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From Aug 2006 - Nov 2013 WeDig provided a live forum for diggers & fans of Vindolanda. It has now been mothballed and will be maintained as a live archive.

Here you will find preserved 7 years of conversation, photos, & knowledge about a site many people love. Vindolanda gets under the skin. (Figuratively and literally as a volunteer excavator!) It's a place you remember, filled with people you remember!

Thanks for 7 great years!

One more useful item
Umbrellas.





In Our Time podcasts
The Senhouse Museum at Maryport is certainly worth a visit
http://www.senhousemuseum.co.uk/index.htm

What to bring?
Hi Clare
I've had the blisters too, so I definitely recommend gardening gloves. You'll still get dirty fingernails so a nailbrush for the evenings is a good idea.
My best piece of advice though, should you be lucky enough to dig in the sunshine, is to make sure you put suncream on small of your back. When you are on your knees, engrossed with trowelling, your teeshirt can ride up and leave you with a bright red stripe of sunburn across the back. I know, I usually forget and get caught!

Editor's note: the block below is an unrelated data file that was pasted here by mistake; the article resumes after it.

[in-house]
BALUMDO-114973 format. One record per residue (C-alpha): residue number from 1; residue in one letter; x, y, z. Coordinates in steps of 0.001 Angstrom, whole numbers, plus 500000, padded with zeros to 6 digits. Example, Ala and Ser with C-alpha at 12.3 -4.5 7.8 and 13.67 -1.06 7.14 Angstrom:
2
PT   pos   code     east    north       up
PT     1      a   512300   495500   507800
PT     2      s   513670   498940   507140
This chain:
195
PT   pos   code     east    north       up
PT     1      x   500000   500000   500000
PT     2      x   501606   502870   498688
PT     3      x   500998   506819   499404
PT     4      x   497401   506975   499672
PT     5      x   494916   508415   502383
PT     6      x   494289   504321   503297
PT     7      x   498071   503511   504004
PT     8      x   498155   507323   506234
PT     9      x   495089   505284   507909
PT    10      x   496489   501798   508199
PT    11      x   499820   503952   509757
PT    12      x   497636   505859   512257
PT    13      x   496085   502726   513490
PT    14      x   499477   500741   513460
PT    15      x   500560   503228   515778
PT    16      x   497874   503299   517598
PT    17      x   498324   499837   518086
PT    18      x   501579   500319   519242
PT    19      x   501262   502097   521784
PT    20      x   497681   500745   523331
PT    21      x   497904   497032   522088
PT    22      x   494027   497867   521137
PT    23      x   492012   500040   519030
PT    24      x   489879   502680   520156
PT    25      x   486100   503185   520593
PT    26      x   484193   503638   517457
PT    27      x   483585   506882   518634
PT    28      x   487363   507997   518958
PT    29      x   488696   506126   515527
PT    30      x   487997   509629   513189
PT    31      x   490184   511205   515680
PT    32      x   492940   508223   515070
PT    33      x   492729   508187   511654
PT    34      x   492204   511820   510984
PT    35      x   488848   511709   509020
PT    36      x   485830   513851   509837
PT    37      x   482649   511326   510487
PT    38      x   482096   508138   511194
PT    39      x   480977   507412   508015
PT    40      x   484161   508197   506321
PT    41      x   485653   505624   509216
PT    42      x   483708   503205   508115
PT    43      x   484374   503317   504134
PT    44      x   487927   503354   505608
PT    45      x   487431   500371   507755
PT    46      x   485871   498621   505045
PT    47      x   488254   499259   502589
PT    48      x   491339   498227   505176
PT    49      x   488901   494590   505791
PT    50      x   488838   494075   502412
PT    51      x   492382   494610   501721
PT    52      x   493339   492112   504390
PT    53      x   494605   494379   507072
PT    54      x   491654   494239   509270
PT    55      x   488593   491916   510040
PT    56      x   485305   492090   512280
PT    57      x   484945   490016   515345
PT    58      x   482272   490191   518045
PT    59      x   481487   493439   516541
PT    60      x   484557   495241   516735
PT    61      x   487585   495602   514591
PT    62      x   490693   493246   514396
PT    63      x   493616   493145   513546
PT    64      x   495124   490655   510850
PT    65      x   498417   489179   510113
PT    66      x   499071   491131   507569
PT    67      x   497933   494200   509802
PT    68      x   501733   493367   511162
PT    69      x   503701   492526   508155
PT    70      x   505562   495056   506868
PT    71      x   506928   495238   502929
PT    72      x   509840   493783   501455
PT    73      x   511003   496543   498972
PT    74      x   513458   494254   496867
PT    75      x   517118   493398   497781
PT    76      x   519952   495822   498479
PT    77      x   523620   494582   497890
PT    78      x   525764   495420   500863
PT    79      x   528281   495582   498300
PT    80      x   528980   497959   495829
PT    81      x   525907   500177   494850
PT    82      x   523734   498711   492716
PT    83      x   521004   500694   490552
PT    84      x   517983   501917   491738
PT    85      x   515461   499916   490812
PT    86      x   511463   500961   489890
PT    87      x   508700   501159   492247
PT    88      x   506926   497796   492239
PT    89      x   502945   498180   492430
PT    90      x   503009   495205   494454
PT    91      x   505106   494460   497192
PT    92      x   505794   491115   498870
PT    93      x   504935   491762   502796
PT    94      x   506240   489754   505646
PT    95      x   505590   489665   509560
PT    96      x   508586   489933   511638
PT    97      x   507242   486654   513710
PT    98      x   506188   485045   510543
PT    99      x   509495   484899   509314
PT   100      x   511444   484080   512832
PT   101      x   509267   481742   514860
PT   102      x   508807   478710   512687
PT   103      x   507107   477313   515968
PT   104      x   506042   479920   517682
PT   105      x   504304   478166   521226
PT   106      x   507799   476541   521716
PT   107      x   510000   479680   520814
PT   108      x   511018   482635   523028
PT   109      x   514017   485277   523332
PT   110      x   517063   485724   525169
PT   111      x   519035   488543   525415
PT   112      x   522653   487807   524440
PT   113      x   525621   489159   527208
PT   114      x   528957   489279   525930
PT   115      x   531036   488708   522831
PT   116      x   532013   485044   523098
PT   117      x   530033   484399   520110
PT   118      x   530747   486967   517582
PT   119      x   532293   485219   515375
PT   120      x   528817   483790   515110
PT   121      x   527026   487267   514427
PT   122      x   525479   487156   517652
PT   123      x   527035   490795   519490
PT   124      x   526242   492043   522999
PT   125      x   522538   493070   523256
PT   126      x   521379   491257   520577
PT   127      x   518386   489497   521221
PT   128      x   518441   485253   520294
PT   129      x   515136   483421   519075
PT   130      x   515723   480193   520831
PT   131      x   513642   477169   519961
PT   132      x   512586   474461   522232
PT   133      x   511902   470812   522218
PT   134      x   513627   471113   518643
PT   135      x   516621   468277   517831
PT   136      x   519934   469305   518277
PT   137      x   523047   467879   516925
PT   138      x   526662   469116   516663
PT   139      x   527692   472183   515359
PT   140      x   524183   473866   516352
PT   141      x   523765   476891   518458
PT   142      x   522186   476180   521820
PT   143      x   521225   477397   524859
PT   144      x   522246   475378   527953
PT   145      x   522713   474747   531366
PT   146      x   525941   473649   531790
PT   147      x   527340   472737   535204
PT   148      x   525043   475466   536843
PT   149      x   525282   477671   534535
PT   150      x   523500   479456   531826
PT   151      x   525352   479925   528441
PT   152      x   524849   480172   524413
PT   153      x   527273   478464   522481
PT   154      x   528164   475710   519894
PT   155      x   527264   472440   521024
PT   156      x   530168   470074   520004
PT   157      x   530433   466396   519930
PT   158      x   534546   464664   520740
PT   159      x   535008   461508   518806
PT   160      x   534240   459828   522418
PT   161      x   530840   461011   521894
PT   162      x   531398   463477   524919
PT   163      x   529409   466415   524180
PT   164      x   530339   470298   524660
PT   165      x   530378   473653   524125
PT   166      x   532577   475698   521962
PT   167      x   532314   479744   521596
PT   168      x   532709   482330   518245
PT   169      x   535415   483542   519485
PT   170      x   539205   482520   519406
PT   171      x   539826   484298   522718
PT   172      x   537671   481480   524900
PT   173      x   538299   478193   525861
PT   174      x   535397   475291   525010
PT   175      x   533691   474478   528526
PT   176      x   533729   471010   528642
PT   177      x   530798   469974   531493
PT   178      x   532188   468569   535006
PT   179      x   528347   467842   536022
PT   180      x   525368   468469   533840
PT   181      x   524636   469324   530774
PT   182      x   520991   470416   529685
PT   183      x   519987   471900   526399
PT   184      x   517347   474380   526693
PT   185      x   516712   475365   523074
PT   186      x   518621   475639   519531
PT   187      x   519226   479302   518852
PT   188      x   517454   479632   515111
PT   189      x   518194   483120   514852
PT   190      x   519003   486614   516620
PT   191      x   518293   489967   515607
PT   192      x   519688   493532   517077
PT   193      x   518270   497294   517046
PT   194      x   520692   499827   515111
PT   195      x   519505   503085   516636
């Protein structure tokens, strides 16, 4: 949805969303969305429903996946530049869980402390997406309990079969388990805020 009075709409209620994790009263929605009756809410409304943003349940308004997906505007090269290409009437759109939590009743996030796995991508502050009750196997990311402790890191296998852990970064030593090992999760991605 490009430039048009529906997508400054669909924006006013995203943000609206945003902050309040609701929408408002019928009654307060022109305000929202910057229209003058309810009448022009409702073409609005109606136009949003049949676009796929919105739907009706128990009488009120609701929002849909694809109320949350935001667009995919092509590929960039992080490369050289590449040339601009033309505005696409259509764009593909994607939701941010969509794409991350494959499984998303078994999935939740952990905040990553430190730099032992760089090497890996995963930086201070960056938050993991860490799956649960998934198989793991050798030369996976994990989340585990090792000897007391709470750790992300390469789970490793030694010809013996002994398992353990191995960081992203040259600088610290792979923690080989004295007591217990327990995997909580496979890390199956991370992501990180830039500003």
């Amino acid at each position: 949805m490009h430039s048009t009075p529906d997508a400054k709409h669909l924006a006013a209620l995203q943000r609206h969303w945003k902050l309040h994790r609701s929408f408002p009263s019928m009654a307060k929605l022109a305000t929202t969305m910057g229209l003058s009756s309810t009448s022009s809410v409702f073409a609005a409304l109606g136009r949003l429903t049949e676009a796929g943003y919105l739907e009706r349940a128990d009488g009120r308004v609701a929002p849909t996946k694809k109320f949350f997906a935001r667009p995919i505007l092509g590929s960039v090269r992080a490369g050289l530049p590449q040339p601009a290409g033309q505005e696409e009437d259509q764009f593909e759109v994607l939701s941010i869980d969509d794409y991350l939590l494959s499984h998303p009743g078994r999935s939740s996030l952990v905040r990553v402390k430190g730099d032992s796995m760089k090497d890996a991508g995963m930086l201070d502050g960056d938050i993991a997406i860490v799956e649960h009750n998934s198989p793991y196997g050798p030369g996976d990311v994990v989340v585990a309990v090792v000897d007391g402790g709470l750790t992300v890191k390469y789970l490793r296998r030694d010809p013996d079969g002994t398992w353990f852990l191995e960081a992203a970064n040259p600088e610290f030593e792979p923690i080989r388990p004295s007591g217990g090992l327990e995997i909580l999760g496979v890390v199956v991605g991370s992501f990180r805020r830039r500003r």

I'm sure you'll have a wonderful time
Happy Digging
Helen

Roman Murder Mystery
Hi Clare
There is a shortened version on National Geographic website:
http://video.nationalgeographic.com/video/national-geographic-channel/shows/explorer-1/ngc-ancient-murder-mystery/
I haven't managed to find the full version yet though so I'd be interested to know if anyone can provide a better link.
Helen

Doing my Homework!
Hi Clare
I second Sarcanon's suggestions but would like to add a couple of quirky ones of my own
For anyone who loves old maps as I do, I would recommend William Shannon's "Murus ille famosus" ISBN 9781873124451, a slim book on early accounts and maps of Hadrians Wall.
Another of my favourites is William Hutton's "The First Man To Walk the Wall 1802" ISBN 0859831779. William Hutton was a Birmingham Bookseller and Antiquarian who, at the age of 78, decided to explore the Wall. So he walked from Birmingham to Carlisle, then walked to Bowness, back through Carlisle to Wallsend, back to Carlisle and home to Birmingham. Quite a feat. This book is a reprint of his 1813 account of his journey and findings. He has some ideas about the history of the Wall that are strange to us now but were widely held at the time. For example he firmly held that the Wall was built by Severus not Hadrian, but I love it none-the-less.
I'm sure others will add to the list.
Happy Reading and Happy Digging.
Helen